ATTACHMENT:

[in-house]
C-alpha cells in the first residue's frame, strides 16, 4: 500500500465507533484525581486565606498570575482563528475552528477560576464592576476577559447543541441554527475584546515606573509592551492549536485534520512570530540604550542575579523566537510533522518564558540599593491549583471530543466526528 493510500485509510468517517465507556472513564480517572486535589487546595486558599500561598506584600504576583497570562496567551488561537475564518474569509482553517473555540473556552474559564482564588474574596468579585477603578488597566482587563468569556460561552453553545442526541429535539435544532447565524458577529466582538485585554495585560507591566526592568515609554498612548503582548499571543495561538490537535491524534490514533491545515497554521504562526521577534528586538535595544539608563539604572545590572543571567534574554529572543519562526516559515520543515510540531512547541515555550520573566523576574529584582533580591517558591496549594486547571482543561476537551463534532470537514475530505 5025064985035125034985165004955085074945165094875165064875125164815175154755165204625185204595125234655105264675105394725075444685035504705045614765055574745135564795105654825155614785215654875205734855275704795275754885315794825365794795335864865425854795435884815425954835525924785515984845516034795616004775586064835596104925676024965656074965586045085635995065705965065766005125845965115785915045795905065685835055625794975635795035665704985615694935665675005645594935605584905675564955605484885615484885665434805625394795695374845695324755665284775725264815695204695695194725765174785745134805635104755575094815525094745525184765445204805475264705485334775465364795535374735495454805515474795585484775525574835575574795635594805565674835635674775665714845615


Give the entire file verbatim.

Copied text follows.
[in-house]
C-alpha cells in the first residue's frame, strides 16, 4: 500500500465507533484525581486565606498570575482563528475552528477560576464592576476577559447543541441554527475584546515606573509592551492549536485534520512570530540604550542575579523566537510533522518564558540599593491549583471530543466526528 493510500485509510468517517465507556472513564480517572486535589487546595486558599500561598506584600504576583497570562496567551488561537475564518474569509482553517473555540473556552474559564482564588474574596468579585477603578488597566482587563468569556460561552453553545442526541429535539435544532447565524458577529466582538485585554495585560507591566526592568515609554498612548503582548499571543495561538490537535491524534490514533491545515497554521504562526521577534528586538535595544539608563539604572545590572543571567534574554529572543519562526516559515520543515510540531512547541515555550520573566523576574529584582533580591517558591496549594486547571482543561476537551463534532470537514475530505 5025064985035125034985165004955085074945165094875165064875125164815175154755165204625185204595125234655105264675105394725075444685035504705045614765055574745135564795105654825155614785215654875205734855275704795275754885315794825365794795335864865425854795435884815425954835525924785515984845516034795616004775586064835596104925676024965656074965586045085635995065705965065766005125845965115785915045795905065685835055625794975635795035665704985615694935665675005645594935605584905675564955605484885615484885665434805625394795695374845695324755665284775725264815695204695695194725765174785745134805635104755575094815525094745525184765445204805475264705485334775465364795535374735495454805515474795585484775525574835575574795635594805565674835635674775665714845615